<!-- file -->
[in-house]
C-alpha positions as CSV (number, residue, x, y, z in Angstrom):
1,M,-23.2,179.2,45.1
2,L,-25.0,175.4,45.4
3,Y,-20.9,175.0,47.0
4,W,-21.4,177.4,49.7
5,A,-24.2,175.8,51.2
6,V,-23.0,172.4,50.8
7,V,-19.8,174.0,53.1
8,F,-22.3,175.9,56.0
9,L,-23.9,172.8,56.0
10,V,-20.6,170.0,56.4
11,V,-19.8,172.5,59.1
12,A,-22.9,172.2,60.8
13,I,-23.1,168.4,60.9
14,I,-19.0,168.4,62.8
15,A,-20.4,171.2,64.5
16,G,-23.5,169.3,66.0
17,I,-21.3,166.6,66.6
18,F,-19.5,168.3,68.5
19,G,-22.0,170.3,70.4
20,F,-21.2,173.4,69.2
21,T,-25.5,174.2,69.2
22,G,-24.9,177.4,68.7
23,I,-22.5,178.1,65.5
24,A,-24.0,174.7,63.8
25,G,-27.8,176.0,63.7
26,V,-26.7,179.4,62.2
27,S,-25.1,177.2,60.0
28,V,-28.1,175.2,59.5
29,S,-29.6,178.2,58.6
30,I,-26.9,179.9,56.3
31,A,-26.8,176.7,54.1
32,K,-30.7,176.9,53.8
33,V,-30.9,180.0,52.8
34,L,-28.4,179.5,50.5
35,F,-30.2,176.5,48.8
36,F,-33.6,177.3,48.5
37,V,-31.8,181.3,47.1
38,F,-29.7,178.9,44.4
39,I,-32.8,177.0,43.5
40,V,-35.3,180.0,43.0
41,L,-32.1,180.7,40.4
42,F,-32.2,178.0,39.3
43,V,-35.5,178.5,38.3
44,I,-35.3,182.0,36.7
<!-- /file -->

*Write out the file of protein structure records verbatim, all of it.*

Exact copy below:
[in-house]
C-alpha positions as CSV (number, residue, x, y, z in Angstrom):
1,M,-23.2,179.2,45.1
2,L,-25.0,175.4,45.4
3,Y,-20.9,175.0,47.0
4,W,-21.4,177.4,49.7
5,A,-24.2,175.8,51.2
6,V,-23.0,172.4,50.8
7,V,-19.8,174.0,53.1
8,F,-22.3,175.9,56.0
9,L,-23.9,172.8,56.0
10,V,-20.6,170.0,56.4
11,V,-19.8,172.5,59.1
12,A,-22.9,172.2,60.8
13,I,-23.1,168.4,60.9
14,I,-19.0,168.4,62.8
15,A,-20.4,171.2,64.5
16,G,-23.5,169.3,66.0
17,I,-21.3,166.6,66.6
18,F,-19.5,168.3,68.5
19,G,-22.0,170.3,70.4
20,F,-21.2,173.4,69.2
21,T,-25.5,174.2,69.2
22,G,-24.9,177.4,68.7
23,I,-22.5,178.1,65.5
24,A,-24.0,174.7,63.8
25,G,-27.8,176.0,63.7
26,V,-26.7,179.4,62.2
27,S,-25.1,177.2,60.0
28,V,-28.1,175.2,59.5
29,S,-29.6,178.2,58.6
30,I,-26.9,179.9,56.3
31,A,-26.8,176.7,54.1
32,K,-30.7,176.9,53.8
33,V,-30.9,180.0,52.8
34,L,-28.4,179.5,50.5
35,F,-30.2,176.5,48.8
36,F,-33.6,177.3,48.5
37,V,-31.8,181.3,47.1
38,F,-29.7,178.9,44.4
39,I,-32.8,177.0,43.5
40,V,-35.3,180.0,43.0
41,L,-32.1,180.7,40.4
42,F,-32.2,178.0,39.3
43,V,-35.5,178.5,38.3
44,I,-35.3,182.0,36.7